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Carn a Mhaim and Derry Cairngorm loop from Linn of Dee

Carn a Mhaim and Derry Cairngorm loop from Linn of Dee

Postby al78 » Fri Jun 24, 2022 10:00 pm

Munros included on this walk: Càrn a' Mhàim, Derry Cairngorm

Date walked: 13/06/2022

Time taken: 8 hours

Distance: 30.5 km

Ascent: 1320m

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Just prior to writing this I noticed someone has posted a Ben Avon - Beinn a Bhuird route walked the week before I was in Braemar, and they have beautiful blue skies in their photos. I also noticed Braemar has had beautiful sunny weather the week after I came home. Back to normal this year, me choosing the one week to holiday in the highlands when the weather was almost entirely overcast and showery in between two much better weeks weatherwise. Braemar averages 157 hours of sun in June, I had no more than about eight hours in the week I was there.

Complaining aside, I decided to have a go at a common loop from Derry Lodge taking in Carn a Mhaim and Derry Cairngorm. My aim was not so much to bag munros, but to get some nice pictures of the geology of the area, in particular fingerprints of the last ice age. I was hoping to get some good shots of the Lairig Ghru and glen Dee.

On the basis of the MWIS forecast suggesting mostly dry with a 70% chance of cloud free Munros, I went for this walk, the first of my holiday and an ambitious one for me as I had done little conditioning beyond my usual leisure activities prior to this trip, and I thought this wouild be at the upper end of my ability. I had my mountain bike with me to get to Derry Lodge so the walking distance alone shouldn't be out of my reach. It was the ascent I was a little apprehensive about, you cannot train for big Cairngorm rounds on the poxy hills of southern England.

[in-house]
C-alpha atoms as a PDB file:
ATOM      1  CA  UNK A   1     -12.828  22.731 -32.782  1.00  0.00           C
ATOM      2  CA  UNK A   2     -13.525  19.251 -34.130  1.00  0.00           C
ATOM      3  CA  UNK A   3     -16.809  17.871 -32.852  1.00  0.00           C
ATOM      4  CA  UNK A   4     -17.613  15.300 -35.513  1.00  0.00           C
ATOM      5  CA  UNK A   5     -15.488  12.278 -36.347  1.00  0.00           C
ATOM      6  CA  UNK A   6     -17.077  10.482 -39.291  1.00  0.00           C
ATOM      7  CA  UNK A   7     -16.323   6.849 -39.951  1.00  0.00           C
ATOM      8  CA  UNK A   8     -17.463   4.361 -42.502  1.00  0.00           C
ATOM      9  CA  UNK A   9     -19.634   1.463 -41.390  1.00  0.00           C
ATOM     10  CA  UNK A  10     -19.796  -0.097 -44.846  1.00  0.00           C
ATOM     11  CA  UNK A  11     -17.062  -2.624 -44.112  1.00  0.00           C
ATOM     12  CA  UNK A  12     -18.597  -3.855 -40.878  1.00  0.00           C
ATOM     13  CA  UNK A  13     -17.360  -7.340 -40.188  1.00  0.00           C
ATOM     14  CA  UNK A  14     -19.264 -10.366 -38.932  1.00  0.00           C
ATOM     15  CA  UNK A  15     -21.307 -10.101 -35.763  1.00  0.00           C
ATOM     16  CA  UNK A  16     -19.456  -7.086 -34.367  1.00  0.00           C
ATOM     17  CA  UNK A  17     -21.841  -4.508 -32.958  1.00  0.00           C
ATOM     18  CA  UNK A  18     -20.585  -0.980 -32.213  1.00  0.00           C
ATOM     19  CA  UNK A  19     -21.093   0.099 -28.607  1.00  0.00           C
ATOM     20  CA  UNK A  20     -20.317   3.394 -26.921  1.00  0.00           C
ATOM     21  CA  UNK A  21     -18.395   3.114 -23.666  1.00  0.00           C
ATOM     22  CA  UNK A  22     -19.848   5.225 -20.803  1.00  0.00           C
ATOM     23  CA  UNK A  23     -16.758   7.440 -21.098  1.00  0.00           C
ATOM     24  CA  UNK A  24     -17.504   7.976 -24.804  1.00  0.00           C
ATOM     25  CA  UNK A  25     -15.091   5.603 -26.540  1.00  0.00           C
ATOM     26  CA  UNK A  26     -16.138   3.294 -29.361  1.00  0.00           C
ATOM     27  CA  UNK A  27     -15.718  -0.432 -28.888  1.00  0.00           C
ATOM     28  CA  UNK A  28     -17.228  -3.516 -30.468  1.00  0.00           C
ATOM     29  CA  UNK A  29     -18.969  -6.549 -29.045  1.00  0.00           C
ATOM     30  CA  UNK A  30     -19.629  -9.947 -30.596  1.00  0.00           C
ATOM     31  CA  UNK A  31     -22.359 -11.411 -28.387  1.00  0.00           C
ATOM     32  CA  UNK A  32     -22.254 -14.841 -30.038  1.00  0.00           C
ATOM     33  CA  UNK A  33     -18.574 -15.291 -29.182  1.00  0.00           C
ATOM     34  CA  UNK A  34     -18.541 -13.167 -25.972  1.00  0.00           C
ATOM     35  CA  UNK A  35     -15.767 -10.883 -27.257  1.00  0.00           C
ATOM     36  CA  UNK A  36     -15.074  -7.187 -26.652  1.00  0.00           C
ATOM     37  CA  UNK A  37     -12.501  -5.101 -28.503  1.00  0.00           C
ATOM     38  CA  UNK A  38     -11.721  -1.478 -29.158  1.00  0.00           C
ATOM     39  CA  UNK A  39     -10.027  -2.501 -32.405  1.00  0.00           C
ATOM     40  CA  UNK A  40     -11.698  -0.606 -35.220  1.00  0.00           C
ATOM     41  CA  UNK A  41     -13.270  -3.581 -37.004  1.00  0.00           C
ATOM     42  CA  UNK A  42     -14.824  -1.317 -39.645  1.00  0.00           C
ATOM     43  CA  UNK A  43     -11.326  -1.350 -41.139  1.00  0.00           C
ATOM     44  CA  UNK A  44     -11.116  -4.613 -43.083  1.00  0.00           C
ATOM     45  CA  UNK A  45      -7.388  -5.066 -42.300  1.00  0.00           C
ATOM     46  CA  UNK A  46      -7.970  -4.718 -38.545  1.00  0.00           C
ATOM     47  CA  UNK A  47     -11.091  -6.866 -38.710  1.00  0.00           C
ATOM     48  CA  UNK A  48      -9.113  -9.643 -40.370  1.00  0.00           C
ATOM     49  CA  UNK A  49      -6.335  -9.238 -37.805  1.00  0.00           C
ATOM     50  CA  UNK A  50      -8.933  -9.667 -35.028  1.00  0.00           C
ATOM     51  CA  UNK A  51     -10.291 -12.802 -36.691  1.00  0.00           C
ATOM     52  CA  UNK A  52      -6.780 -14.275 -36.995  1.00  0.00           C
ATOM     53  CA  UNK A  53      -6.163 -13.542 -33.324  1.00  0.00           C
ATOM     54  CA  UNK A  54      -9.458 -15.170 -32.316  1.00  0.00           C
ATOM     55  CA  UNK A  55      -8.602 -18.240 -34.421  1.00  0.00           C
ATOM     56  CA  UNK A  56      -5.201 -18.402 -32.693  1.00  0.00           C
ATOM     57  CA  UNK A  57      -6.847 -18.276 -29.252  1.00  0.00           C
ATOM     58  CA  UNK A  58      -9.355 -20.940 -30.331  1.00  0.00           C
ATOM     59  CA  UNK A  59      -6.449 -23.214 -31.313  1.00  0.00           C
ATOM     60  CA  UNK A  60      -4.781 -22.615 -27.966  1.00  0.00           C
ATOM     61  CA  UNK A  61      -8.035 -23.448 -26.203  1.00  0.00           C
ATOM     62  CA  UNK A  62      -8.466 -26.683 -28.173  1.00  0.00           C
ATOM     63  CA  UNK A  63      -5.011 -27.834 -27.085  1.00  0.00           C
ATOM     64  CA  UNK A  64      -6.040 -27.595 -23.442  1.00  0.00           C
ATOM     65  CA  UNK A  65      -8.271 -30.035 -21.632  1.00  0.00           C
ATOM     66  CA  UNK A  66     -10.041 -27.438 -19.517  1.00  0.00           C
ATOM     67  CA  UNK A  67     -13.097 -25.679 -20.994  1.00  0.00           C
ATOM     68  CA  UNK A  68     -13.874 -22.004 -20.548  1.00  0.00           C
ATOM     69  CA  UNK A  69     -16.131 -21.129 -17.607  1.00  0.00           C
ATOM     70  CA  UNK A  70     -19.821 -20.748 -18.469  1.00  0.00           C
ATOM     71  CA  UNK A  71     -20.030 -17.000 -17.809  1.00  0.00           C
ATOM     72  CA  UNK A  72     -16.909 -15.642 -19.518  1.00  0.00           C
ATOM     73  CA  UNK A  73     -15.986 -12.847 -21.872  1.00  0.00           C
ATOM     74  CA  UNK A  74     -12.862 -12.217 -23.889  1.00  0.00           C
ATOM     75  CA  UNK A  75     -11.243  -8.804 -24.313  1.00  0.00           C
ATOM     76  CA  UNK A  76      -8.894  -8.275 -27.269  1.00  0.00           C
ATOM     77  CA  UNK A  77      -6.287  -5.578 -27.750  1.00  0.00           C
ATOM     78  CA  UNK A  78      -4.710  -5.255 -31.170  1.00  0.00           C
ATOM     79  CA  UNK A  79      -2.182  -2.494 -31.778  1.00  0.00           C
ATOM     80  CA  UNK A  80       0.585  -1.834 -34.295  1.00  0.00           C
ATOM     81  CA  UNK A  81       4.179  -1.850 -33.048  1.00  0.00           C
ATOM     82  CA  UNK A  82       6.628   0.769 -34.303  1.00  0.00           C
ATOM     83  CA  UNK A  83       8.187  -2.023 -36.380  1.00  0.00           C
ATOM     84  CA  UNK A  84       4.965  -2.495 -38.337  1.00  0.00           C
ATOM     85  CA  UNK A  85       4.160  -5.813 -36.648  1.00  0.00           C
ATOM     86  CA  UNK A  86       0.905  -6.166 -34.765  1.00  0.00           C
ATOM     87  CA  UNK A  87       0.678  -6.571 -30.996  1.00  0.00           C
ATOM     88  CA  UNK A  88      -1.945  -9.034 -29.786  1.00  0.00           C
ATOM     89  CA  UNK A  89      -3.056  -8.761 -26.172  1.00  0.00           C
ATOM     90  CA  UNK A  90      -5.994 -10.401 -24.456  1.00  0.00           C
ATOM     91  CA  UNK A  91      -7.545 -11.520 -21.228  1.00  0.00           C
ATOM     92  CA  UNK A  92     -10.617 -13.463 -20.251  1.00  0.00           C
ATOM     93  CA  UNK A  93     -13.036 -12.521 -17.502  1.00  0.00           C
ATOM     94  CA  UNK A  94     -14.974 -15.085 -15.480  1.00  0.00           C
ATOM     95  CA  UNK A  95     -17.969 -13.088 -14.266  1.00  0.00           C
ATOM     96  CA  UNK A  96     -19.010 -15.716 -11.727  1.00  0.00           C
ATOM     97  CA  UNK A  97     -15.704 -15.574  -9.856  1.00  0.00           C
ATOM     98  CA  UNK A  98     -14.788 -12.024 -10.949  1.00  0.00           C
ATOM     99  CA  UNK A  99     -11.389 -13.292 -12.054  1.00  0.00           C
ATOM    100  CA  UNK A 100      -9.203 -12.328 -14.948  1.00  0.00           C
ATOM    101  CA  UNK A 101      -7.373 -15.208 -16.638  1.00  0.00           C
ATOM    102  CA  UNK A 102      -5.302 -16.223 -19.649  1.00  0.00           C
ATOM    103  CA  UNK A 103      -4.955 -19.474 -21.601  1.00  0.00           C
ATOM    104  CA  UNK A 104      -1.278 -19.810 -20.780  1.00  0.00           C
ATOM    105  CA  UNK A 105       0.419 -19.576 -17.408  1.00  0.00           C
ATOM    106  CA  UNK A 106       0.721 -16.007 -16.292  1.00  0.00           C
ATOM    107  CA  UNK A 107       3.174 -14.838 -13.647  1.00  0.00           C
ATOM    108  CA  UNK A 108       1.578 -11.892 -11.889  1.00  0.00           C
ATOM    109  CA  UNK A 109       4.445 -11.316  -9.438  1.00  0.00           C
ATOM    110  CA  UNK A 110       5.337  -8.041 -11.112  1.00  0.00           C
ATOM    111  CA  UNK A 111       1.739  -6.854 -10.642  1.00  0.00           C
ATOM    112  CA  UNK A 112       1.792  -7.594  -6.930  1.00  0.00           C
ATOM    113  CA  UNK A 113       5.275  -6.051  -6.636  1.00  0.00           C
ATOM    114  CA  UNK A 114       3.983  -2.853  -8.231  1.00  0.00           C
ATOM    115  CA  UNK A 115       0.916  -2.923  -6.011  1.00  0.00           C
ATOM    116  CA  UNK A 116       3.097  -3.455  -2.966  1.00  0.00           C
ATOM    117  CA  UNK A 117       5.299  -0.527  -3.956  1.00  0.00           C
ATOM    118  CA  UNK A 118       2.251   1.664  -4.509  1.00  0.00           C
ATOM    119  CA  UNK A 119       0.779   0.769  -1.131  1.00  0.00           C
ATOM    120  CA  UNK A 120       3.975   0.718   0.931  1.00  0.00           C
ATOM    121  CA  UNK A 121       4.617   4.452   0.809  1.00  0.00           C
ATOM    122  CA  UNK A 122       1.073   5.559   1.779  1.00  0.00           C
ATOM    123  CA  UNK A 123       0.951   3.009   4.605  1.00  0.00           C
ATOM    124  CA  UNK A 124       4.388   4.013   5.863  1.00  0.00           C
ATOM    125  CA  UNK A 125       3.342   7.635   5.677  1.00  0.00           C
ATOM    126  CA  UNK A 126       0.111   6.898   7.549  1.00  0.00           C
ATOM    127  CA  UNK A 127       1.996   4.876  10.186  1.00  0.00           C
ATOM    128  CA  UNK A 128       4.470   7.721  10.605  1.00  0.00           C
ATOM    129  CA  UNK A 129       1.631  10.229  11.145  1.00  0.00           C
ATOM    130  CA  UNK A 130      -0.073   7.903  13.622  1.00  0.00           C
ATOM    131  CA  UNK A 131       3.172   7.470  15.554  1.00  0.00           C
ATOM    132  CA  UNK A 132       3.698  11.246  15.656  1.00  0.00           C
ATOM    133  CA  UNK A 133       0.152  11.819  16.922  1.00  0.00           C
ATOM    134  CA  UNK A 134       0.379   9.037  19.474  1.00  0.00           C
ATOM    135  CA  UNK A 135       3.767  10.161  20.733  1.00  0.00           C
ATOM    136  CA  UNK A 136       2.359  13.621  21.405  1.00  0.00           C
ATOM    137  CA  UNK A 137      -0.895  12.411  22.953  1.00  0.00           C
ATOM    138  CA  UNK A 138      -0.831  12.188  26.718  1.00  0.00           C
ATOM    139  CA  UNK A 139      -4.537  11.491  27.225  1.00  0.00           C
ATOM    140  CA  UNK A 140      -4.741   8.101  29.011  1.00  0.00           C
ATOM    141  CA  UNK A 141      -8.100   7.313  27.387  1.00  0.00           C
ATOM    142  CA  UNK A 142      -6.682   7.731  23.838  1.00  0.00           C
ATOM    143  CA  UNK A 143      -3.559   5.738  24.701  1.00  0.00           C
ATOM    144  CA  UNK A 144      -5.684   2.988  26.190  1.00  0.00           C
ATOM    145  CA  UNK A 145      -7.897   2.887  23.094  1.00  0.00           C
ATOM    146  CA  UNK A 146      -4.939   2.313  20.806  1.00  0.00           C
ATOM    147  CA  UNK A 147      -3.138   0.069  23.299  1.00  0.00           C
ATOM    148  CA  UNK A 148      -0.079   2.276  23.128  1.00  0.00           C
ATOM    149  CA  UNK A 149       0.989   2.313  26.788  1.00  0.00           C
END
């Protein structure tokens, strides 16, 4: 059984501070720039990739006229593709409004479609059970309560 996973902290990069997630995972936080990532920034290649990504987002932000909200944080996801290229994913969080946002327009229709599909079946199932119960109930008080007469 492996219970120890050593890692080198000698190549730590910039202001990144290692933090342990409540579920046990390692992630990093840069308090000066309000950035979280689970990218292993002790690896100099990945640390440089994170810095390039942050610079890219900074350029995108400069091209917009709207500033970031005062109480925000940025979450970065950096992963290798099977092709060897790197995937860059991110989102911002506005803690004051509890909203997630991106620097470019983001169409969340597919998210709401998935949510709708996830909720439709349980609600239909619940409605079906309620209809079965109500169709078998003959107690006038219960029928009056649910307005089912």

Set off from Braemar for Linn of Dee around 8 am and got to the car park easily enough. Got going on the bike around quarter to nine, and it was an easy ride along a good track to Derry Lodge with some nice woodland, river and glen scenery. Locked the bike at the lodge and continued on foot following the track/path over Luibeg bridge. Someone came past me on this section on a bike, so it appears possible to cycle a bit further than the lodge. It was apparent the MWIS forecast was optimistic, as all the munros I could see were in the clouds and there was no signs of the cloud breaking or lifting any time soon. I copped the undesirable 30%, just like when I am playing bridge. There is a clear path up the SE shoulder of Carn a Mhaim and prior to reaching the cloud base, there were good views of the glen back in the direction of Derry Lodge. As I neared the summit I entered the cloud (a little below 950m altitude) and reached Carn a Mhaim with no views. I did get some fleeting views down into glen Dee and Corrour bothy just prior to reaching the summit.

From Carn a Mhaim it is a straightforward ridge walk and I dropped out of the cloud. This time I got much better views of glen Dee and the Lairig Ghru. The Devil's Point and the 4000'ers on the other side of the glen were in cloud, so was glad I had chosen this route. Didn't take that long to get to the base of the dome of Ben Macdui and a 450 m sustained ascent. There was a temperamental path to start with which ended at a boulder field, but it was an easy boulder field to walk on, and progress was surprisingly good. I was getting the hang of finding a good pace to make sustained progress without having to stop to catch my breath. I soon entered the cloud again and eventually emerged onto the Ben Macdui plateau.